Types of New Jersey Business Entities

General Partnership

A general partnership is the basic, simplest form of business entity under New Jersey business law.  Two or more people own the business.  The main drawback is that the owners, called partners, are responsible for all of the partnership’s debts, judgments and other obligations.  However, the main advantage is that the partnership itself pays no income tax. Thus, there is more profit to be distributed directly to the partners – in exchange for greater potential liability, the partners make more after-tax profit.

A partnership is simple, and inexpensive to create.  In fact, when two people run an unincorporated business, they are “de facto” partners whether they call themselves a partnership or not.  However, it is important to have a well written partnership agreement which delineates the partners’ rights and obligations; this is invaluable in preventing disputes down the road.


Sole Proprietorship

A sole proprietorship is essentially the same as an unincorporated general partnership, except there is only one owner.  It has the same liability and tax treatment as a general partnership.


Limited Partnerships

Under New Jersey partnership law, limited partnerships have general partners, whose rights and liabilities mirror those in general partnerships – they receive single taxation treatment but can be personally liable for the partnership’s debts. Limited partnerships also have limited partners who, on the other hand, do not have personal liability although they still enjoy the benefits of single taxation.  Essentially, general partners run the company, and limited partners are investors with limited input into the partnership’s management. The partners’ roles should be spelled out in the partnership agreement.


Limited Liability Partnership

Limited liability partnerships, or LLPs, are most often used for the businesses of licensed professionals, like doctors, engineers or lawyers.  Partners in LLPs have personal liability for the partnership’s debts and single taxation like a general partnership.  However, in a limited liability partnership, partners are not liable for the professional negligence (ie., malpractice) of their partners.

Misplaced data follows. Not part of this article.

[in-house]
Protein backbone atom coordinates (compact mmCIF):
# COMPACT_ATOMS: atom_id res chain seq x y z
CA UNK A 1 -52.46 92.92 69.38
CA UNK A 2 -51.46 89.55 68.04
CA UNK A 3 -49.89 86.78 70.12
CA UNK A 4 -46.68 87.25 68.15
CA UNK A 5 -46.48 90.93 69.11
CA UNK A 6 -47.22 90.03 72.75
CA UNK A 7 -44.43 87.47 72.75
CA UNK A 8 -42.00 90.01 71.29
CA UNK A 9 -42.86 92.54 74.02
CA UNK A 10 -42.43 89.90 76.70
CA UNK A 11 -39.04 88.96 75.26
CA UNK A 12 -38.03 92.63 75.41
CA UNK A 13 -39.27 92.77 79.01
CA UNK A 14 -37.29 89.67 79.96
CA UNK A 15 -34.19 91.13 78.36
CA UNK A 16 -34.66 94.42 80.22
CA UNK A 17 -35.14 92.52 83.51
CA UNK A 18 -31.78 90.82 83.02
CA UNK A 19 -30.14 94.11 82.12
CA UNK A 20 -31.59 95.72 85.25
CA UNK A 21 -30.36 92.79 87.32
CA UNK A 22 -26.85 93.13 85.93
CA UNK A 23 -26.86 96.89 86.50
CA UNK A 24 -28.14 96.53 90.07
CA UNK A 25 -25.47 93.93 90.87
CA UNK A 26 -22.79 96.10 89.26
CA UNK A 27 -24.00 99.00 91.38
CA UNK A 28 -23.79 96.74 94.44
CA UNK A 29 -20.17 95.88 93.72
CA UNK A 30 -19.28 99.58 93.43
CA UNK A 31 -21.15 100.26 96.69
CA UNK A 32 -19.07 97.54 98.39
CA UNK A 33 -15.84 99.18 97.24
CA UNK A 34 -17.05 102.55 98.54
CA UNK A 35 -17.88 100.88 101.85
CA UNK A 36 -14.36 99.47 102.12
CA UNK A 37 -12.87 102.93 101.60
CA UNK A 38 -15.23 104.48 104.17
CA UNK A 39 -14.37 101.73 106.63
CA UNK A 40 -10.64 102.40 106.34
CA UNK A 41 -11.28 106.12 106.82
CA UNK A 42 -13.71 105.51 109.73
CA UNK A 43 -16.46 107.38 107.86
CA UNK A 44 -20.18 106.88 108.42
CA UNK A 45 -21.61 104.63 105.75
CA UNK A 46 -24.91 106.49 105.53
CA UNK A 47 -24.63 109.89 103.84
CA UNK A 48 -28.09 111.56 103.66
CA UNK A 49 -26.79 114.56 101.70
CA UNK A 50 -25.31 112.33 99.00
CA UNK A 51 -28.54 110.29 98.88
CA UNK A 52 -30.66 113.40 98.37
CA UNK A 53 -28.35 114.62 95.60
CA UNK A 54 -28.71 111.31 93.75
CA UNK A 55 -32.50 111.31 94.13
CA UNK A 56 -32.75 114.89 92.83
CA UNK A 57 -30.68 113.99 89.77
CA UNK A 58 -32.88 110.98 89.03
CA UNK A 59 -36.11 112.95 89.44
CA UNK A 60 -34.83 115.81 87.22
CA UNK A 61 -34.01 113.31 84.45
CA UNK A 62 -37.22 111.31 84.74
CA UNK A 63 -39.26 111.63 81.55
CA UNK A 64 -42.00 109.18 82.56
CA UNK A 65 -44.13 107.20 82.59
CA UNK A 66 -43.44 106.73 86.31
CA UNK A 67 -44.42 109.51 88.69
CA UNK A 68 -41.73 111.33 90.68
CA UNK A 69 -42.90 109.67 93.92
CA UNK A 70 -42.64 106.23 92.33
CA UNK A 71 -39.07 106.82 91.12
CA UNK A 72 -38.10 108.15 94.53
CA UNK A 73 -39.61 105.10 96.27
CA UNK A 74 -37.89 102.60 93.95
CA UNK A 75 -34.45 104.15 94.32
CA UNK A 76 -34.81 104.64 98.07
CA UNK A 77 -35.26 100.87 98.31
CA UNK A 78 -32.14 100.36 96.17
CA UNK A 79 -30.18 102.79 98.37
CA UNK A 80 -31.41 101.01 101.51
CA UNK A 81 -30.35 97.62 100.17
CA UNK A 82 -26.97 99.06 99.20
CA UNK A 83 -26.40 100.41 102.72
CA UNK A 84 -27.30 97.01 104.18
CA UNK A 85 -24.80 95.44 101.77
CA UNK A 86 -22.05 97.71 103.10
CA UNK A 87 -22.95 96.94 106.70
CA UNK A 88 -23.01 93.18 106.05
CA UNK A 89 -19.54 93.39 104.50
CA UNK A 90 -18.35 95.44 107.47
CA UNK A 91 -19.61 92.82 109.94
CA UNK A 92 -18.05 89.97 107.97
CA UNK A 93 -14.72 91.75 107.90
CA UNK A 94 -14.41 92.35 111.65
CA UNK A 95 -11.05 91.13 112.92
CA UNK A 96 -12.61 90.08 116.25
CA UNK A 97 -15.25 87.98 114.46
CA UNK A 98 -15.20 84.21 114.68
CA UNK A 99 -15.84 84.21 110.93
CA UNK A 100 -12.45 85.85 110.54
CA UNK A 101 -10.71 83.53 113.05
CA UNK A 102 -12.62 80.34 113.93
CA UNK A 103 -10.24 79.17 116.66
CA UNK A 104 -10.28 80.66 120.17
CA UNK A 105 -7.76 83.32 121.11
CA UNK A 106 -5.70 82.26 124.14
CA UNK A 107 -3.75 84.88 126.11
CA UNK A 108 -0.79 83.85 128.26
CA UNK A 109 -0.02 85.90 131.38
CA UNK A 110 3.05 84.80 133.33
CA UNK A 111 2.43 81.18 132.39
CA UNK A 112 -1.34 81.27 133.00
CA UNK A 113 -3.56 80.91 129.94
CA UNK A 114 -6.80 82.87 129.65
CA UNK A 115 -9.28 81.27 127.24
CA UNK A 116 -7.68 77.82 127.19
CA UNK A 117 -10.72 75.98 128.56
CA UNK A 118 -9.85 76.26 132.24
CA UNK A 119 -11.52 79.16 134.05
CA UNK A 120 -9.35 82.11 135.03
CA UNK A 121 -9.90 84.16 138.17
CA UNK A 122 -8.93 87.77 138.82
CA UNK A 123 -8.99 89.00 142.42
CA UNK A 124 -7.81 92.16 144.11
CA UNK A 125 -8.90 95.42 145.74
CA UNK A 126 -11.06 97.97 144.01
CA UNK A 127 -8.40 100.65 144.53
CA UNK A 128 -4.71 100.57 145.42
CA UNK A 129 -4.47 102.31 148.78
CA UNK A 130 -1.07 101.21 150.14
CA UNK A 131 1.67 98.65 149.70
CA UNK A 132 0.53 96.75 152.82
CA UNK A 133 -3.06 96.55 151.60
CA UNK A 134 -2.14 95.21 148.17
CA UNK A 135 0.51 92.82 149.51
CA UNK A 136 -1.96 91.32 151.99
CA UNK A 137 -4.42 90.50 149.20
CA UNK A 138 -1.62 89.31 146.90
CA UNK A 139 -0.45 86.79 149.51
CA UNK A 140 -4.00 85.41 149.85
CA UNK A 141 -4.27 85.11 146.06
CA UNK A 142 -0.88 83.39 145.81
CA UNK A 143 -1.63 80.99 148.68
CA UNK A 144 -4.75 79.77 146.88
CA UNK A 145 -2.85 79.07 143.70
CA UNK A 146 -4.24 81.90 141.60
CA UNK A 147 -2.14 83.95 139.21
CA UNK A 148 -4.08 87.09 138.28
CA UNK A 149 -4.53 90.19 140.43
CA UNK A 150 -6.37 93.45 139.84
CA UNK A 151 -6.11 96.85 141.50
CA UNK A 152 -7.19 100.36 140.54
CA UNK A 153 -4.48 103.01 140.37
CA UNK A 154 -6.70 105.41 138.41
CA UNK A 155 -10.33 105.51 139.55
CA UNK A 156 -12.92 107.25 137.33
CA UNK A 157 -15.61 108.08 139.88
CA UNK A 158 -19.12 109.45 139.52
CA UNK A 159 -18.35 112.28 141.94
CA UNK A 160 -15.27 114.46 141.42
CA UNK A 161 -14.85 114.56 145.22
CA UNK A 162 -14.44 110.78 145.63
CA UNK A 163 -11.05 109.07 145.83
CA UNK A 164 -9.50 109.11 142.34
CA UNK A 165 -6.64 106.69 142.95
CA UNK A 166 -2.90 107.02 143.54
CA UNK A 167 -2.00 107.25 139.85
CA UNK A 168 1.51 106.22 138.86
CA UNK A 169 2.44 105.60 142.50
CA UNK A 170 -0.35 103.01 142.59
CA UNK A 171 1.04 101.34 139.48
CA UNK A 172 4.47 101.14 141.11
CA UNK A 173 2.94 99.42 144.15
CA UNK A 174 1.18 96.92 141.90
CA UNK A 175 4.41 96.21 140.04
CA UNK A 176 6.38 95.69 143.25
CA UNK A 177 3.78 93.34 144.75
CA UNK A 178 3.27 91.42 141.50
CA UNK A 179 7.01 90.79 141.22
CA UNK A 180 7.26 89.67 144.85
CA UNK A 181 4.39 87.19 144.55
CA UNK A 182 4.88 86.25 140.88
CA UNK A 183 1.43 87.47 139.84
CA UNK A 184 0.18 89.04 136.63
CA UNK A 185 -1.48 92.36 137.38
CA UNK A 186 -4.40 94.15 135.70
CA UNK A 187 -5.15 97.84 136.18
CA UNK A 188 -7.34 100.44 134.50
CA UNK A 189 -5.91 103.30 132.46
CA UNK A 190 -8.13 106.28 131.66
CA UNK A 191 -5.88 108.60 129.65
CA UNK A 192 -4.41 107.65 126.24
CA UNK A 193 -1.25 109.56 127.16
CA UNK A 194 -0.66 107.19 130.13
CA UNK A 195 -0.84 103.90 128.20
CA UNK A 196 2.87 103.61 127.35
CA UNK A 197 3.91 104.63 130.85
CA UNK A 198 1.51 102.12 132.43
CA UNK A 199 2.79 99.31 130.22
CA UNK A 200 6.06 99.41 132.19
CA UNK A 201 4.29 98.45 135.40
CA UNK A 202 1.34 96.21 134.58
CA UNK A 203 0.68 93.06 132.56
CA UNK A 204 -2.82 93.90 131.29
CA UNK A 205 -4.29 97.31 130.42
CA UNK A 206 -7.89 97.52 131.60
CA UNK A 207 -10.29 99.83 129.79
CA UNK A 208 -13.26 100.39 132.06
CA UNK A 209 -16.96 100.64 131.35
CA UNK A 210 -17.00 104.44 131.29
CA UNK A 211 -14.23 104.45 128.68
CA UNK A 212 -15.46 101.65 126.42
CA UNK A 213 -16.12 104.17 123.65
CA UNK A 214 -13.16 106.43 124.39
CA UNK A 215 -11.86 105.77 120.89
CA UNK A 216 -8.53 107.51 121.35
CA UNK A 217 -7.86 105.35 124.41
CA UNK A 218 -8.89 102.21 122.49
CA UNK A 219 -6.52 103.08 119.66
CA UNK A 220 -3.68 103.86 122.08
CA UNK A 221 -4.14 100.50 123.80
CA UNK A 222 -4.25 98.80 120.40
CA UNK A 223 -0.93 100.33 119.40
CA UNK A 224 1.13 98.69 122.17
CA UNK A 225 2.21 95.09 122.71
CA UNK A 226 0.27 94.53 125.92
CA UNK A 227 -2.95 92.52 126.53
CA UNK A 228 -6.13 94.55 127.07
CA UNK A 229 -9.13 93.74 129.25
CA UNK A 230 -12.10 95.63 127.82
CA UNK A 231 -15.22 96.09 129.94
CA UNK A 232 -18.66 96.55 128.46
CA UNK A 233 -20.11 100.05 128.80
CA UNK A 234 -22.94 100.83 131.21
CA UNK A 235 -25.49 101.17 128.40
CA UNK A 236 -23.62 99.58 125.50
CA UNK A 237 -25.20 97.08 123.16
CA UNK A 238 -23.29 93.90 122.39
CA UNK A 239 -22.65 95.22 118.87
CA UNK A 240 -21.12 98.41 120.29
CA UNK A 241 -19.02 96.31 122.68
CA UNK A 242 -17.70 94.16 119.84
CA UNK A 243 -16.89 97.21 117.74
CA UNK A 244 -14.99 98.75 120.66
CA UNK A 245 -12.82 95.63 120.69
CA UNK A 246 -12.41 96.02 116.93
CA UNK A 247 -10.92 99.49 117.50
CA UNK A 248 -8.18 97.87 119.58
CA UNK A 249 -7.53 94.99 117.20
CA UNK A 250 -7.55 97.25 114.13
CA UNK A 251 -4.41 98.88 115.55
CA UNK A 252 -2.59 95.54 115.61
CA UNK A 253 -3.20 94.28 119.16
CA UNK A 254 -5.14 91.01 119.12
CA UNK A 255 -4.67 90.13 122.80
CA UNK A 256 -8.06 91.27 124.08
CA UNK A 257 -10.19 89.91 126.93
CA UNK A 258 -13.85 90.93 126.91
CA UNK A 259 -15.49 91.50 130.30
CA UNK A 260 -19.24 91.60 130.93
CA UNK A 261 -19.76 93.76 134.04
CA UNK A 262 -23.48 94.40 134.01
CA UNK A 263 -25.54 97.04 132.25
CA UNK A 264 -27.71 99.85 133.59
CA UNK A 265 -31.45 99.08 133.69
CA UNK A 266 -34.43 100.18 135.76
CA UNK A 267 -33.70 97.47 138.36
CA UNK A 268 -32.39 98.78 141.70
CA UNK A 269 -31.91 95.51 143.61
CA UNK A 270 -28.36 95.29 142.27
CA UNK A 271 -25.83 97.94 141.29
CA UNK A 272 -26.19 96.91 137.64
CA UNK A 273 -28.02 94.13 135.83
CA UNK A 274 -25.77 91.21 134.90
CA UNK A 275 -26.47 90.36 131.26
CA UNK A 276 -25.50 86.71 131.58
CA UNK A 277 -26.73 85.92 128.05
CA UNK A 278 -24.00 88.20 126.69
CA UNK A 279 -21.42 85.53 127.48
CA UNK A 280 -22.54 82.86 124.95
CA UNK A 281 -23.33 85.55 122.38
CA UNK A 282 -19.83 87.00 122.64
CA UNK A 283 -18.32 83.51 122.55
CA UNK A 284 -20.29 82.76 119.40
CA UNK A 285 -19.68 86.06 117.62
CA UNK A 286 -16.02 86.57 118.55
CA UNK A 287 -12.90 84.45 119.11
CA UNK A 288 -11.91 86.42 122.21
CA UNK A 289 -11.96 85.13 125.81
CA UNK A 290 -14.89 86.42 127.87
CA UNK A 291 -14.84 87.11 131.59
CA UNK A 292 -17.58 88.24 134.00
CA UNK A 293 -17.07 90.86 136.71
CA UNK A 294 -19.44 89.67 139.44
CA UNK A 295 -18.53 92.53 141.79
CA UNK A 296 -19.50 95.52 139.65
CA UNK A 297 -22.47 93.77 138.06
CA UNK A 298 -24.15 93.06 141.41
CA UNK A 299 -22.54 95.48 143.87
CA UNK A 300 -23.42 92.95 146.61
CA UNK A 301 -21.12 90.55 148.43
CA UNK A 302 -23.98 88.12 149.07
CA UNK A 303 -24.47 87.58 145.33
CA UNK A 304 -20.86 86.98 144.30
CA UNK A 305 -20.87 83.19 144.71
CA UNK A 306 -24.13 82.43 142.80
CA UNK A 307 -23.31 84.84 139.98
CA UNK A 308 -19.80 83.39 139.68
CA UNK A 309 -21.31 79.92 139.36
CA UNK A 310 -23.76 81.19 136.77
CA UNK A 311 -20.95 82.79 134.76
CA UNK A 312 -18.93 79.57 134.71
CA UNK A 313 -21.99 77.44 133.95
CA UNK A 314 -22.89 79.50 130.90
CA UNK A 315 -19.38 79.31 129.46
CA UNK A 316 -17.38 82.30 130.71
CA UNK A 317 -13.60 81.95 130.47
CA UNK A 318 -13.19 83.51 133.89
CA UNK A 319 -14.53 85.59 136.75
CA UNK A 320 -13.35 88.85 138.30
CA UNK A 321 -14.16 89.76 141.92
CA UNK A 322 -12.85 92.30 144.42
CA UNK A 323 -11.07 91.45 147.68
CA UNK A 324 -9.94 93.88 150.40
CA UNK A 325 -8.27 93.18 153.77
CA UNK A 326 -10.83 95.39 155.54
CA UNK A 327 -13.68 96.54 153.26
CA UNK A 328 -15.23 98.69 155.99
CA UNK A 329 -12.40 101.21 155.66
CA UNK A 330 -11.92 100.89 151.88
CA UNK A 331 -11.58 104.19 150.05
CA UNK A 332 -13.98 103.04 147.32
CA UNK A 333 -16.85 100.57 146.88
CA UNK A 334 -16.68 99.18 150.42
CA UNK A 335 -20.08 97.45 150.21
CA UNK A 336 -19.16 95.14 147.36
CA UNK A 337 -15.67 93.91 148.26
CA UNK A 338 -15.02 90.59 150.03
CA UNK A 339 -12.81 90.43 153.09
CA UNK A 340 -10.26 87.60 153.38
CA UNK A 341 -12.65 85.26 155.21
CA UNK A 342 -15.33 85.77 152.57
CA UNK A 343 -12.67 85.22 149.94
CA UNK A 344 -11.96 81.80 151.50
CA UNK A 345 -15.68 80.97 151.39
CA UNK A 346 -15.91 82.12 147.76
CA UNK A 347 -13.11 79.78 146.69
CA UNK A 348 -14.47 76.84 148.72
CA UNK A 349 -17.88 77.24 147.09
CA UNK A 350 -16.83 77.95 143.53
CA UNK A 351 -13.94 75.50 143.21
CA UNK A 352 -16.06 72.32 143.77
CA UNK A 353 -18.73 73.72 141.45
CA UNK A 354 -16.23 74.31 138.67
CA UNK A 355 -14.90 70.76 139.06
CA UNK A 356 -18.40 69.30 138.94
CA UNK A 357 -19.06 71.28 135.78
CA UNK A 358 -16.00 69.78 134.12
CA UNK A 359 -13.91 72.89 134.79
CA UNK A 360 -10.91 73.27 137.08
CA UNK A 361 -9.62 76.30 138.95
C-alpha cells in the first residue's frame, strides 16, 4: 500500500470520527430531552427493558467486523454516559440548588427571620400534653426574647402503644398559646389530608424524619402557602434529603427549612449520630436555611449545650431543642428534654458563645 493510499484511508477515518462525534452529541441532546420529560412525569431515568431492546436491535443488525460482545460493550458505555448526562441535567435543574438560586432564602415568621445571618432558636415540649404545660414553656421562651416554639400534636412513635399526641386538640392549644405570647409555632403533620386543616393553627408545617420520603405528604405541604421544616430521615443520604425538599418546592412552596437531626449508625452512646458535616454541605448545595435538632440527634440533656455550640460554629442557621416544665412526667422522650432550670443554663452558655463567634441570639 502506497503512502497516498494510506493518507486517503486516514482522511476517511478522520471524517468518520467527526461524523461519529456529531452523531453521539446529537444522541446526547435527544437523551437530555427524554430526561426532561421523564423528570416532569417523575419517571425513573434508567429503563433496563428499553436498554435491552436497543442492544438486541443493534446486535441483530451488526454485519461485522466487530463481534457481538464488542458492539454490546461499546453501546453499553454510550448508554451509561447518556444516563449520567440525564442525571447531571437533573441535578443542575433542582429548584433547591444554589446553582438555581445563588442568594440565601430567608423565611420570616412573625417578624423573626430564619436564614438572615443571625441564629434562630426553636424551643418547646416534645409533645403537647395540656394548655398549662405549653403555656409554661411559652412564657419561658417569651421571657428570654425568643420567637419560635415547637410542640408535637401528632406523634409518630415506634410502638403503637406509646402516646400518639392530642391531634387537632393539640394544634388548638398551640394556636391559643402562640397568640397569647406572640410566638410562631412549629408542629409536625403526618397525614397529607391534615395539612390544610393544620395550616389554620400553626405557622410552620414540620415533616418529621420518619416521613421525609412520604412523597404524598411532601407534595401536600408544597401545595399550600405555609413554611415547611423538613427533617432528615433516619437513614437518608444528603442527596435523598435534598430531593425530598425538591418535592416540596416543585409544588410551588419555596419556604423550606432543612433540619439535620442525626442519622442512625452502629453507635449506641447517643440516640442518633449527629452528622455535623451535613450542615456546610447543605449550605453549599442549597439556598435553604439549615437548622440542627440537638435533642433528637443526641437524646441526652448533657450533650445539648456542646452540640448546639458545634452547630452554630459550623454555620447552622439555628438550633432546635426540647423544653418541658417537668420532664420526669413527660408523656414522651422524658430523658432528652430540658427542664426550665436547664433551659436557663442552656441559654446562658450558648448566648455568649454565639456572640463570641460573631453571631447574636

In general (although not universally, see S corporations below), corporations are the exact opposite of partnerships.  Generally speaking, owners of a corporation (called shareholders, because they own shares of the corporation) are shielded from personal liability by the “corporate veil,” but are subject to the double tax structure of having the business’s income taxed at the business level, and then having the funds distributed to them taxed as personal income.  In order to maintain the corporate veil, the corporate formalities must be observed, and the business must actually be a separate entity apart form its owners “ – it cannot be their “alter ego.”  Thus, for example, there can be no comingling of business and personal funds.


C Corporations

C-Corporations follow the basic corporate outline described above – limited liability and double taxation.  The shareholders elect a board of directors, which directs the higher level policies and decisions, while they appoint officers who carry out the day-to-day business operations.  There can also be multiple classes of ownership, and an unlimited number of owners who may freely transfer their shares.


S Corporations

An S corporation is similar to a C corporation in that it enjoys the limited liability protection of the “corporate veil.”  However, an S corporation avoids the double taxation scheme of a C corporation – income is not taxed at the business entity level.  However, it is generally more appropriate for smaller businesses because it can only have up to 100 shareholders and one class of stock (ie., only one type of ownership).


Limited Liability Companies

A limited liability company, known as an “LLC,” is probably the best of both worlds – the owners enjoy single taxation and limited liability.  Like a partnership, profit is only charged to the owners as income, not to the business, and the owners thus receive more profits; and like a corporation, owners are generally not liable for the company’s debts.  Management structure is more flexible.  While there may be unlimited number of owners, unless the LLC’s operating agreement permits, there must be universal agreement to admit new owners.

Agreements Between the Owners

We cannot stress how important this is.  When business owners go into a venture with their fellow owners it is essentially a business marriage, and every marriage goes through its rough spots.  Often, a well written agreement between the owners will save the owners from splitting up and prevent litigation – and fights between the owners and breaking up the business only cost money – they are in no one’s interests.  Based on our decades of experience counseling business owners and representing them in litigation, drafting these agreements is more than filling out forms to us – it is using our experience to prevent problems from arising in the future before they arise, and having methods in place for dealing with them if they do arise.

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